The competition is underway as Carnegie Mellon students and professors are in Washington, D.C., Oct. 12-20, participating for a third time in the environmentally focused Solar Decathlon.
"This is the quintessential Carnegie Mellon endeavor," said Carnegie Mellon's Stephen Lee, professor of architecture. "It's a multi-disciplinary, environmentally-oriented, hands-on project that takes learning from the classroom into the field."
An interdisciplinary team of students designed and built a modular "plug-and-play" house construction that can expand with a homeowner's changing needs.
Lee explained that the plug-and-play concept is demonstrated across the board in the house's design, technology and construction — maximizing adaptability, flexibility and efficiency. New units can be added through a grid of connection points as the number of occupants grows.
Project Manager Ben Saks was drawn to the idea of building something he designed.
"The concept of plug-and-play architecture is a unique strategy and an exciting way to view 21st century living scenarios," said Saks. "In creating a high quality, ecologically conscious lifestyle that can be flexible or expandable, our house serves as a model to meet consumers' needs and aspirations now and in the future."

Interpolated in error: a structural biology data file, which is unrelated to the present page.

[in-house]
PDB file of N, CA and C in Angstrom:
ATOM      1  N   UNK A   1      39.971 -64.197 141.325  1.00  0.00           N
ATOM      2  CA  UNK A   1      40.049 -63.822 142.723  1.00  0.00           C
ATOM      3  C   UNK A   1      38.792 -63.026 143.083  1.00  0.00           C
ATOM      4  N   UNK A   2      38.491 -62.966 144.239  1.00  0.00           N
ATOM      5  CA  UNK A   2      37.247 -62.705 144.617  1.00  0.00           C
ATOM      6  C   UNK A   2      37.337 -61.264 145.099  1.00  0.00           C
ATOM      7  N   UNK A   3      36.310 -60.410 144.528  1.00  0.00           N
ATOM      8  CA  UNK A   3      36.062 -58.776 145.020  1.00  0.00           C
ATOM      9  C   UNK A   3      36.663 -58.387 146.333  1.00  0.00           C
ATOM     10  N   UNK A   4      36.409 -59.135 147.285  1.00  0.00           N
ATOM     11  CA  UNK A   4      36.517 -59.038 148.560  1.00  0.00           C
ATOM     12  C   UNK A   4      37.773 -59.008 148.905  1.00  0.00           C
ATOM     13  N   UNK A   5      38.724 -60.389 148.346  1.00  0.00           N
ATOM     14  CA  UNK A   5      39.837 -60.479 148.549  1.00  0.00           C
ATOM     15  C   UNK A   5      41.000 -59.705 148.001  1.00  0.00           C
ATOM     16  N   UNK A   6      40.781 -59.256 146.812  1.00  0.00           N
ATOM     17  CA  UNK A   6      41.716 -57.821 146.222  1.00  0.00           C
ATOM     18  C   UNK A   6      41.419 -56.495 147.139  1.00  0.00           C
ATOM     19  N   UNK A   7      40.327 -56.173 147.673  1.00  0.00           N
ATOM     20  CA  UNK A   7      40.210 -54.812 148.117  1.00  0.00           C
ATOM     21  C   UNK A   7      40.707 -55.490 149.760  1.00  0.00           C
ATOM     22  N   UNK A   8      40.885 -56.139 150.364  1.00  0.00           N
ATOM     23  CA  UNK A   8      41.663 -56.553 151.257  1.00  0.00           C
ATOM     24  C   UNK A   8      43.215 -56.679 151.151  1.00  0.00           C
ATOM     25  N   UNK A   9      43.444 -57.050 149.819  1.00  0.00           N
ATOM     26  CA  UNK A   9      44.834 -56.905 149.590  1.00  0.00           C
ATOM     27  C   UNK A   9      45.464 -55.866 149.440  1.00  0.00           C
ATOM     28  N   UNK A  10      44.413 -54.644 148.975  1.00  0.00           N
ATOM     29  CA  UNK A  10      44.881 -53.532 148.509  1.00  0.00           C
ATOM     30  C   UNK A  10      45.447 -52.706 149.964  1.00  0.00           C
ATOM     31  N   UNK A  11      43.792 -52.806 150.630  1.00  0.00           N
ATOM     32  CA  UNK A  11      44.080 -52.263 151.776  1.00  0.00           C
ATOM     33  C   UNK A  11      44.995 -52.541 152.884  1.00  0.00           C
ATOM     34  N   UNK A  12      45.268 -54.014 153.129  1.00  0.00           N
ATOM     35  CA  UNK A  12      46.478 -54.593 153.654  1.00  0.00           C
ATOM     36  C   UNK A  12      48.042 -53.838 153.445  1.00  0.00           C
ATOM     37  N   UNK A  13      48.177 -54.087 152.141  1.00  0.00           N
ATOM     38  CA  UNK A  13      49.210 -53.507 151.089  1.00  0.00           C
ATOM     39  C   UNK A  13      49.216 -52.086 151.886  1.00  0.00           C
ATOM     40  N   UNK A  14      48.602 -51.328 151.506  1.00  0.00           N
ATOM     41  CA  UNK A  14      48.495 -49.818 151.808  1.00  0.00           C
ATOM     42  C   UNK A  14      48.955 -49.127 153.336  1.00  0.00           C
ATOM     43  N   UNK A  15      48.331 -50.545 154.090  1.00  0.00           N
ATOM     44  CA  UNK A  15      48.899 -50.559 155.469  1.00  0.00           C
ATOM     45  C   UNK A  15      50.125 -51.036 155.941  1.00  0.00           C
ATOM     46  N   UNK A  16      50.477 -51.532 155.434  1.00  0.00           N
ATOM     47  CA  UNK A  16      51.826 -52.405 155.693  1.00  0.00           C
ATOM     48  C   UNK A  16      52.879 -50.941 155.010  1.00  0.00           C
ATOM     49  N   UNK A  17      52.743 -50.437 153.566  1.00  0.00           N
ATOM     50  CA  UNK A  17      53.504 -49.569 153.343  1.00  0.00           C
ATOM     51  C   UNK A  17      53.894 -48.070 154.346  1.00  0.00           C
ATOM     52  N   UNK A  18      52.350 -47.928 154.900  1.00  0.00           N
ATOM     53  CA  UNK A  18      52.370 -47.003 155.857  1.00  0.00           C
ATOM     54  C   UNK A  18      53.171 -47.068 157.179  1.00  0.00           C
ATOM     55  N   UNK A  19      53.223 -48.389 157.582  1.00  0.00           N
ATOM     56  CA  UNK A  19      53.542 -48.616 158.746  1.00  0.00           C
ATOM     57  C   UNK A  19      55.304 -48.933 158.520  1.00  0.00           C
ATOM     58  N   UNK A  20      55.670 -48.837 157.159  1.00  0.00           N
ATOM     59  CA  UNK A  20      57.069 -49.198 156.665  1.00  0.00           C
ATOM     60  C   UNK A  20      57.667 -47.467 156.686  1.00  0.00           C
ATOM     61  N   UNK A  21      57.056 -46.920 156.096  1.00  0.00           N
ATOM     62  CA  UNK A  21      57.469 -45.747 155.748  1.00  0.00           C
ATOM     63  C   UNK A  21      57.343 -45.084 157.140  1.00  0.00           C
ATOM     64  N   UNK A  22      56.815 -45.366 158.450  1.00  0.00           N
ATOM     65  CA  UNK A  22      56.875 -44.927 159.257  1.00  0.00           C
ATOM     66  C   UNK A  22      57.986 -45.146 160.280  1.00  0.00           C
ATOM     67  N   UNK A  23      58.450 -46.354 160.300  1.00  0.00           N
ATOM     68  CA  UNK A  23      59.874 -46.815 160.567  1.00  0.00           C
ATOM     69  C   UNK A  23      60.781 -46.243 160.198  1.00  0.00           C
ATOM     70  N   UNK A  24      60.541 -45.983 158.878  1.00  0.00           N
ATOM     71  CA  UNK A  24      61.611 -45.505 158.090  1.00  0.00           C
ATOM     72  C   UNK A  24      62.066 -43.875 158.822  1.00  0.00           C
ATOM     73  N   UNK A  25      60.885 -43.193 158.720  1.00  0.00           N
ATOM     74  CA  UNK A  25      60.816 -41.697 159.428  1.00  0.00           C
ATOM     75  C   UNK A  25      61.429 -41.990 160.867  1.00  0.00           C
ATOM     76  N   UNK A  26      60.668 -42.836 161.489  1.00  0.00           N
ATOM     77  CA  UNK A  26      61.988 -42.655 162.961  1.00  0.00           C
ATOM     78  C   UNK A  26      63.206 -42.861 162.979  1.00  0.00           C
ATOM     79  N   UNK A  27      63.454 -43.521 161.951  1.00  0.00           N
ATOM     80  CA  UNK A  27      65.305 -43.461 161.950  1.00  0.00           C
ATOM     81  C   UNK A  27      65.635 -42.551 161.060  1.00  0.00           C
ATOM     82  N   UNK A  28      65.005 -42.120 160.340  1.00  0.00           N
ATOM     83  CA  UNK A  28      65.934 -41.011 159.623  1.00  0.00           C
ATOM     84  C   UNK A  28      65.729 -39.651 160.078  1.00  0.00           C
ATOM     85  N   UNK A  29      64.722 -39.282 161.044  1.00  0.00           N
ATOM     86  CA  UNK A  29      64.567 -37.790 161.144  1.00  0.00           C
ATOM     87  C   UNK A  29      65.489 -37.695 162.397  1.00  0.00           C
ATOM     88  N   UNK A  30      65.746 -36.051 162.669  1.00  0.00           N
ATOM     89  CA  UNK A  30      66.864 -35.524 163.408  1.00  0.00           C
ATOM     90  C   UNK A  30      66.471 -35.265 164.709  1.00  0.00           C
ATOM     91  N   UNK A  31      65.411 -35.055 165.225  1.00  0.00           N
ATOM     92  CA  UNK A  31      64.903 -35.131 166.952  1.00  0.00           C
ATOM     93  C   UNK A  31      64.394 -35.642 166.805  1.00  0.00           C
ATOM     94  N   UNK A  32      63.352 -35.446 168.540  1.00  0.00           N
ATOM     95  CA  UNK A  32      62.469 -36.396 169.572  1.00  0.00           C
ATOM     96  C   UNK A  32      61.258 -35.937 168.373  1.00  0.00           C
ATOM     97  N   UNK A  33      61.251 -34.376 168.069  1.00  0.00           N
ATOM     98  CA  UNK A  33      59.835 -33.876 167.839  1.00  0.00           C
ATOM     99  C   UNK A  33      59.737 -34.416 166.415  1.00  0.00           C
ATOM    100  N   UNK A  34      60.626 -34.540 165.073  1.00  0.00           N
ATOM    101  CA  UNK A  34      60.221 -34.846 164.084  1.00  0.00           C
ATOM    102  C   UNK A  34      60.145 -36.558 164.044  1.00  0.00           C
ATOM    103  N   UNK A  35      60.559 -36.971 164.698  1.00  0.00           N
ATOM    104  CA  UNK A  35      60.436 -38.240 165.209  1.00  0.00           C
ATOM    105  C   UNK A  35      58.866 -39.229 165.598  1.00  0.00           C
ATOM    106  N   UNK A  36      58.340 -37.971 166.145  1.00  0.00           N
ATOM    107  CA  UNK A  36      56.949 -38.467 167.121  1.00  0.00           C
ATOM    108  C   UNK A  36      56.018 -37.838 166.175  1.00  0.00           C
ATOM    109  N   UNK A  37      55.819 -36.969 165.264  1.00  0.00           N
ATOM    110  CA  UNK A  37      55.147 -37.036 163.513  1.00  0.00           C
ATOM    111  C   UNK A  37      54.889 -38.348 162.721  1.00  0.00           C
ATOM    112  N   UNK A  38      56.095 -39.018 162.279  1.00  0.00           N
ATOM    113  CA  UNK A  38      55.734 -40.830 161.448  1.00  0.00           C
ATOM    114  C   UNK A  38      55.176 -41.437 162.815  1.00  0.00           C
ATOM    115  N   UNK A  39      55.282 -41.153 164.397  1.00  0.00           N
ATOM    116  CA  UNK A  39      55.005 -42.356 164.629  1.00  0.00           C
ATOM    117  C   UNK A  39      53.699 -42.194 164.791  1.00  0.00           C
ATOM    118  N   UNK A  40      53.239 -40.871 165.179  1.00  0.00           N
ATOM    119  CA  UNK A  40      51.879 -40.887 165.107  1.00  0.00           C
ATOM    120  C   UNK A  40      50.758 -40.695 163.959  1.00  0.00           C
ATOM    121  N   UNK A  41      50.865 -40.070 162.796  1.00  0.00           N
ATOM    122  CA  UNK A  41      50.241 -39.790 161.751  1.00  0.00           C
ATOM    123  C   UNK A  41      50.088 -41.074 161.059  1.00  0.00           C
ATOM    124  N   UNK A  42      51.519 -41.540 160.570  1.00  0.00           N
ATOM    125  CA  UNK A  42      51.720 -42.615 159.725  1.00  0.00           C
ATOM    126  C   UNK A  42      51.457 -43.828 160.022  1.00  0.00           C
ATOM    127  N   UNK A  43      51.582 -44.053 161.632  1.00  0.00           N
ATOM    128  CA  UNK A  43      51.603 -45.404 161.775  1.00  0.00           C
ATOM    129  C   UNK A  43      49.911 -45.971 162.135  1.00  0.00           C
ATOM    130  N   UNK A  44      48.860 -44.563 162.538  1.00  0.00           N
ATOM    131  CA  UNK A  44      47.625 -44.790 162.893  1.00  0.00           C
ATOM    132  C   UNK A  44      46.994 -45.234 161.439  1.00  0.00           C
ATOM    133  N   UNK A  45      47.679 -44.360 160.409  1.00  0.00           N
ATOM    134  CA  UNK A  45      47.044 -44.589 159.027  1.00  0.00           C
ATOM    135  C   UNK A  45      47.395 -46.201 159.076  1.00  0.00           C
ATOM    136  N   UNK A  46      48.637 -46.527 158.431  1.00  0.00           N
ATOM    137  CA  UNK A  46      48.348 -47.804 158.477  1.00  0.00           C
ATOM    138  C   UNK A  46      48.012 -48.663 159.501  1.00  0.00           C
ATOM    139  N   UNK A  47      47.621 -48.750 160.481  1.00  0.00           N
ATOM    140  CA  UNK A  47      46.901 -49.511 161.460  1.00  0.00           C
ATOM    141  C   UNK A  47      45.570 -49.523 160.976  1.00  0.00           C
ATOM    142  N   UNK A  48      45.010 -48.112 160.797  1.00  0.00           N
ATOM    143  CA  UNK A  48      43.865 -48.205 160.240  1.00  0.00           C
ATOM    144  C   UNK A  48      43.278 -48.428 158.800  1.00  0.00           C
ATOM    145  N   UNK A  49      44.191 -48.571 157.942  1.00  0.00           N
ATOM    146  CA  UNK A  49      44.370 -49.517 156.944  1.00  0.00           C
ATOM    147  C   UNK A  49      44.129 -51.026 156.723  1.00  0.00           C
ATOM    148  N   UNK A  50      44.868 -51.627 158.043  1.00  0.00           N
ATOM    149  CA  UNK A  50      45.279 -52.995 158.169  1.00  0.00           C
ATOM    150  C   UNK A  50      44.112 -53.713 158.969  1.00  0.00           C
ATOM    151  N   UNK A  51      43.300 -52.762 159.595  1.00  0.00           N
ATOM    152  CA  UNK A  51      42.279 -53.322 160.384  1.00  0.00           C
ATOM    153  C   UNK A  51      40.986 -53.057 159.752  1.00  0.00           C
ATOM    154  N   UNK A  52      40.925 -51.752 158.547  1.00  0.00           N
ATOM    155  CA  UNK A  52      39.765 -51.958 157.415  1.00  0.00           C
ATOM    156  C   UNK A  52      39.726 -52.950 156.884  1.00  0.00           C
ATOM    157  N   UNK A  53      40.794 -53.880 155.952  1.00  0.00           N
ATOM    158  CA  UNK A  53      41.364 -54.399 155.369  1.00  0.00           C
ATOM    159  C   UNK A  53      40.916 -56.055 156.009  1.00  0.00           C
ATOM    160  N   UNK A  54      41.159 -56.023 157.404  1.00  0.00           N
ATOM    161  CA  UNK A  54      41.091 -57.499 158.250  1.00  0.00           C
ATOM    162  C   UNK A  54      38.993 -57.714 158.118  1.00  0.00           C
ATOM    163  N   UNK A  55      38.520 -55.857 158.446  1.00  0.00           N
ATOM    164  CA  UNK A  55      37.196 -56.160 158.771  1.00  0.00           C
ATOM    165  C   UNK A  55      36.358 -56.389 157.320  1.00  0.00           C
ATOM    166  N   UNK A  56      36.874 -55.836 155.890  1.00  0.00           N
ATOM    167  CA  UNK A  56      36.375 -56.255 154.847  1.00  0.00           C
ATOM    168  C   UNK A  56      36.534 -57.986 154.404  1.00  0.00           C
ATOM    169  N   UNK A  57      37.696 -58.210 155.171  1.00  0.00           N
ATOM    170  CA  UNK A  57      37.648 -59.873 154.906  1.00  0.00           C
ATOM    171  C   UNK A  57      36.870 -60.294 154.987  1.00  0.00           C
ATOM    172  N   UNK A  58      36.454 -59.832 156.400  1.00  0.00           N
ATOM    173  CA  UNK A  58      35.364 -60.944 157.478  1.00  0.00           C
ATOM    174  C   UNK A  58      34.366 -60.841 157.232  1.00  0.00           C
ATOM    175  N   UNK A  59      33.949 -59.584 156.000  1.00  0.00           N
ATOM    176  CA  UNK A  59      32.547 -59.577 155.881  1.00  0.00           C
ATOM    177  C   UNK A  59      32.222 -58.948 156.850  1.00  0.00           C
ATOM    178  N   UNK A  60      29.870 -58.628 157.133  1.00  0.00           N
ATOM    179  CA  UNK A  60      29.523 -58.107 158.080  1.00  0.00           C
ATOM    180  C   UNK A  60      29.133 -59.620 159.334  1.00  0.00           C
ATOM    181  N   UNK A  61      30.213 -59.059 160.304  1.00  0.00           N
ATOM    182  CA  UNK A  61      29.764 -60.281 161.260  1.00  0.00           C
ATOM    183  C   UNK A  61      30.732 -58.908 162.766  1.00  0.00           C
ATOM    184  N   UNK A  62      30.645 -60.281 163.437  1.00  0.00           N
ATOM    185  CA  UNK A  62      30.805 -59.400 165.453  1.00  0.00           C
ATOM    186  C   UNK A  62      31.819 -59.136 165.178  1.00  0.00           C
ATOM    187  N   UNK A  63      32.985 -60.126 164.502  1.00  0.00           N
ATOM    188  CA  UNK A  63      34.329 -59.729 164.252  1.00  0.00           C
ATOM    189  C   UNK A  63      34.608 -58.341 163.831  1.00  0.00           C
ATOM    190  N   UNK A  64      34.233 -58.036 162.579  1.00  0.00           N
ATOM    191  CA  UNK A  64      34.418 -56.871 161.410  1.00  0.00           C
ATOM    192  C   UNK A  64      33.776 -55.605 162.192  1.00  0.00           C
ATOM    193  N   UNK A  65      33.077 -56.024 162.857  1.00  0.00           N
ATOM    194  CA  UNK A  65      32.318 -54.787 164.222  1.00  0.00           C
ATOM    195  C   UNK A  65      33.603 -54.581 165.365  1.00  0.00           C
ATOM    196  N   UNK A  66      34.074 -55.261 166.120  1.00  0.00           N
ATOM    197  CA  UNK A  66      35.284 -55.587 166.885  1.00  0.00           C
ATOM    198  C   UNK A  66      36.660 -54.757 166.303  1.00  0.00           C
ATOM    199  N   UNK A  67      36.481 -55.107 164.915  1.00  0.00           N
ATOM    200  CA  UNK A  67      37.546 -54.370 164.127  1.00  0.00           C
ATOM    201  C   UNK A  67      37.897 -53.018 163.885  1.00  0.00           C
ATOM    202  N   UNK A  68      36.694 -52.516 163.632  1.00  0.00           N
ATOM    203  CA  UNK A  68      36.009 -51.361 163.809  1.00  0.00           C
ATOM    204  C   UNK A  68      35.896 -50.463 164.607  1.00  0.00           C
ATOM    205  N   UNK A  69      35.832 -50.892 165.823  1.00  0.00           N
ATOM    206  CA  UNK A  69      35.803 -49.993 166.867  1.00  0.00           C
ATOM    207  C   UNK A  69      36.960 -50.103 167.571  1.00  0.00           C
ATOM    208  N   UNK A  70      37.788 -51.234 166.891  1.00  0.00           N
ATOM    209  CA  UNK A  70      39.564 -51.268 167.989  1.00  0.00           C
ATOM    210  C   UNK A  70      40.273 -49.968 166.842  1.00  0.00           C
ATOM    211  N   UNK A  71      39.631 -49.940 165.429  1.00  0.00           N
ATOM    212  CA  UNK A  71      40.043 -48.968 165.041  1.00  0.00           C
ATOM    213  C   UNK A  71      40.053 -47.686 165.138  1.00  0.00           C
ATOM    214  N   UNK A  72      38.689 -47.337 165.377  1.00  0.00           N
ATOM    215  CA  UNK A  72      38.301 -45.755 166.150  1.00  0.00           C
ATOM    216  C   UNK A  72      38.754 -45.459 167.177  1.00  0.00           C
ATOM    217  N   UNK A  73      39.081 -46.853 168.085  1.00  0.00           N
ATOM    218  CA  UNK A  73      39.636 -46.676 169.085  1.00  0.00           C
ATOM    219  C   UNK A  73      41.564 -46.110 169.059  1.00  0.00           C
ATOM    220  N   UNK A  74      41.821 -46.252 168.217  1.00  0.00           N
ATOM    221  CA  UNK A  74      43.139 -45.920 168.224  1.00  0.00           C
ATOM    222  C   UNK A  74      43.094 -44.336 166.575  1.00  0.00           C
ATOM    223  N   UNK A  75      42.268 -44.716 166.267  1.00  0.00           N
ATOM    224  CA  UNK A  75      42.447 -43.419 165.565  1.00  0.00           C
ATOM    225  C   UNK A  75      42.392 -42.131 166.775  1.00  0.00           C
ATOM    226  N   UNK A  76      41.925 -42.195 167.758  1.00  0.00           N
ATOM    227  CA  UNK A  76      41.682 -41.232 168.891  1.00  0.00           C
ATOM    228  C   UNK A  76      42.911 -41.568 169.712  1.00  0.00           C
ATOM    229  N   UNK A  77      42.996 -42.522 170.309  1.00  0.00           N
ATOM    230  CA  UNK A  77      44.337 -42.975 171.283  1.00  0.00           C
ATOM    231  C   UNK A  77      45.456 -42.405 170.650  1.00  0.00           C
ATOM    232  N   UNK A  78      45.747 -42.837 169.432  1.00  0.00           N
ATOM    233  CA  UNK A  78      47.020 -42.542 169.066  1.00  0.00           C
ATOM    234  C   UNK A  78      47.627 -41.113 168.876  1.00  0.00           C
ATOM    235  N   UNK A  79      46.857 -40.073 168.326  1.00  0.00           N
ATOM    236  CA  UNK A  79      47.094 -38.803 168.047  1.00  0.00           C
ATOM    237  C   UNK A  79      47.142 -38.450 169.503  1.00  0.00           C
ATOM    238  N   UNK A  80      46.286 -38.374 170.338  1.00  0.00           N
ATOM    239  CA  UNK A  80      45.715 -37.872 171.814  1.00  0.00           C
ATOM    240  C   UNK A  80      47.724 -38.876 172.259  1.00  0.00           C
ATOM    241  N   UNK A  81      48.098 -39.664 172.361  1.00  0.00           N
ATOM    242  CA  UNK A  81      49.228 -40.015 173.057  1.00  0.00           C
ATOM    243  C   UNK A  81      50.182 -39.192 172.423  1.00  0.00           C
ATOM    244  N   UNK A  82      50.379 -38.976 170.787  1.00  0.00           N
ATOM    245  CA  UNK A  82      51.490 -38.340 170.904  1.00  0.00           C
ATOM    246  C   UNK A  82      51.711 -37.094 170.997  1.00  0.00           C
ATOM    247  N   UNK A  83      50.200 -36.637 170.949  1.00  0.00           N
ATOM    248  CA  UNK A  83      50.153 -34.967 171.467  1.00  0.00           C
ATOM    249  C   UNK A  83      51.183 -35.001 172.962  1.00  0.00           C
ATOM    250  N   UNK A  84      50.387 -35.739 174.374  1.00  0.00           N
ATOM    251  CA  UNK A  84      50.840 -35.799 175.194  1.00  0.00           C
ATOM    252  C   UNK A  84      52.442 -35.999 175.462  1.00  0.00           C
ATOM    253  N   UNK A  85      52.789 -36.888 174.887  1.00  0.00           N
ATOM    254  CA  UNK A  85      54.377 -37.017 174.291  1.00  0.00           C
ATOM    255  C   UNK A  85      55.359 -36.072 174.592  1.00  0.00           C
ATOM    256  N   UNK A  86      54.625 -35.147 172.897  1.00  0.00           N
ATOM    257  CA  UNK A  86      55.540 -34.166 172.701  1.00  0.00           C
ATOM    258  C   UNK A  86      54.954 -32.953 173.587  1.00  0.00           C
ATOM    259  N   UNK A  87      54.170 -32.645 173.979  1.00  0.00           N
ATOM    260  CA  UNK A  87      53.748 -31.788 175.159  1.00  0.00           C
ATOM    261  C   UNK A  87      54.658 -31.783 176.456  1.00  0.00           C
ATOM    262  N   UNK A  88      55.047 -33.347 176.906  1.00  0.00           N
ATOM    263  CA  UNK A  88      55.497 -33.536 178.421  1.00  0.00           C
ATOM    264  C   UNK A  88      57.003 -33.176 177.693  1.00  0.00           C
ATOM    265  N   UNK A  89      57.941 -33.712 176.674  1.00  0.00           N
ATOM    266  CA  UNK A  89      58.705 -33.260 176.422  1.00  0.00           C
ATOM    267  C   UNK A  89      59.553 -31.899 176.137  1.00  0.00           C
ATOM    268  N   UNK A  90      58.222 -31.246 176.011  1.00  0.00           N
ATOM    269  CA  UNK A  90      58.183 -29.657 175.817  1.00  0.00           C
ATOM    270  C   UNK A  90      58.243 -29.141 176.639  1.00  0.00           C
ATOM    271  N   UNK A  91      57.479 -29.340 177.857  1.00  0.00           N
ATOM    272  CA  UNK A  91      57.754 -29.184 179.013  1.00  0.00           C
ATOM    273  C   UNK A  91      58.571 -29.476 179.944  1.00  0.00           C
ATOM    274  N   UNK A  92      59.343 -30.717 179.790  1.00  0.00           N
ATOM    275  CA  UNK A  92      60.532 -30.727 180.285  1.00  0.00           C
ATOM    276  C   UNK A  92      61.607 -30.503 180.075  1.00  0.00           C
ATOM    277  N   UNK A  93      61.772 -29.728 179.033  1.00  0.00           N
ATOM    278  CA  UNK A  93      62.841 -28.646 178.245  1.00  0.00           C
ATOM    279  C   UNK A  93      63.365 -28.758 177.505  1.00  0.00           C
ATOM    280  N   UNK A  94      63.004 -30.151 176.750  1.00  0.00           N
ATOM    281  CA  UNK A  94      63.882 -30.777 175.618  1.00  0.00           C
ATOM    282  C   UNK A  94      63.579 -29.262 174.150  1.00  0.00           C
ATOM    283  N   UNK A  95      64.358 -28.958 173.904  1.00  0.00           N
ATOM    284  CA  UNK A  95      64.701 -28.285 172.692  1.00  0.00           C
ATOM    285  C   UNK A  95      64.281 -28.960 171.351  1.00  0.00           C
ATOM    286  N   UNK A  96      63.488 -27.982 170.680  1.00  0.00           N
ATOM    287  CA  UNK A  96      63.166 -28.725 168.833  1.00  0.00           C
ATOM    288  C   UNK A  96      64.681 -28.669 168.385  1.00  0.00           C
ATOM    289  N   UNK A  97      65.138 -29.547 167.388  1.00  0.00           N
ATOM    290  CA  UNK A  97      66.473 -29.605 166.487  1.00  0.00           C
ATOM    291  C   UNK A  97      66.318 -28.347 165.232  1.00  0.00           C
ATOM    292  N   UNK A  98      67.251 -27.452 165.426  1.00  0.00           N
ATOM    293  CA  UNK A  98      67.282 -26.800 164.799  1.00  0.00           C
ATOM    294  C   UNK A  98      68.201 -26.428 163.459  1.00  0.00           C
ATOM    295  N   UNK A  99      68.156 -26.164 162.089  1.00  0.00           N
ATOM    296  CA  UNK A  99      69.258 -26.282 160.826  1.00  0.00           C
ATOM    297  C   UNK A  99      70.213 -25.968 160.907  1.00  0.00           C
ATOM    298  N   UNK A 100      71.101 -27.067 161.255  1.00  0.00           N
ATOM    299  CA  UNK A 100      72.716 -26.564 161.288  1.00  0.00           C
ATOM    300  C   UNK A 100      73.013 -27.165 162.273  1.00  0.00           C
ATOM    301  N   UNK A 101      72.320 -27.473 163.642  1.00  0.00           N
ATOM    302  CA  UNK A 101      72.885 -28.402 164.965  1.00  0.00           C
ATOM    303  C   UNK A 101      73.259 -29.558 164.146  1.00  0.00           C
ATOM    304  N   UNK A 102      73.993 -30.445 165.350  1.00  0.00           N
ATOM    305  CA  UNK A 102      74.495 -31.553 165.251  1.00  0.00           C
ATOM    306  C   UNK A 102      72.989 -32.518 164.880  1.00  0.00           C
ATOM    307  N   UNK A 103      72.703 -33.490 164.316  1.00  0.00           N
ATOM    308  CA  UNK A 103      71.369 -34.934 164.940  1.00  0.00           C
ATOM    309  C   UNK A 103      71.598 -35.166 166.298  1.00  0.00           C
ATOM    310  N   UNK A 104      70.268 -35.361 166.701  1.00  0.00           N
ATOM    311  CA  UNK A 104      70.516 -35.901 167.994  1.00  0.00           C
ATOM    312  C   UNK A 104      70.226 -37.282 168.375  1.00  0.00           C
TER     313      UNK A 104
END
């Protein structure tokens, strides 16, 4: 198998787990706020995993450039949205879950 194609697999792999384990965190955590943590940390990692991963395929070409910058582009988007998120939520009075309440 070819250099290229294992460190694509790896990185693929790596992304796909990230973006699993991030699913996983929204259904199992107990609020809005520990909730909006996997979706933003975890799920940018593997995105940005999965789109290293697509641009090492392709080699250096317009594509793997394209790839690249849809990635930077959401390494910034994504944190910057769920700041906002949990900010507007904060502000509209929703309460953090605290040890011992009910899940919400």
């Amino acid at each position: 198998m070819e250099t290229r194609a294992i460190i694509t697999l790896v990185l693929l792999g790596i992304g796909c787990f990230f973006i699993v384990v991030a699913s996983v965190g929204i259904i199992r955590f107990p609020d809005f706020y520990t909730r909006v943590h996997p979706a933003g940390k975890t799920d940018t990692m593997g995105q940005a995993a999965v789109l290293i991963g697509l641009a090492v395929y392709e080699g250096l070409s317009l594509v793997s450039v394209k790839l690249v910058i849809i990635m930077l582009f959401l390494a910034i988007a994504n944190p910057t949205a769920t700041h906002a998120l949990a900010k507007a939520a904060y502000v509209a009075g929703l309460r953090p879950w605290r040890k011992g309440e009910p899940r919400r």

The Solar Decathlon competition is sponsored by the U.S. Department of Energy. More than 70 students from the Schools of Architecture, Design, Drama, Art, the Tepper School of Business and the Carnegie Institute of Technology make up Carnegie Mellon's interdisciplinary team.
Team houses are open to the public on most days between 11 a.m. and 3 p.m. while juries take turns judging the entries on lighting, architecture, market appeal and engineering. See website for details.
After the competition, the 2007 Carnegie Mellon Solar House will reside in the Powdermill Nature Reserve, an outdoor educational center located 40 miles outside of Pittsburgh.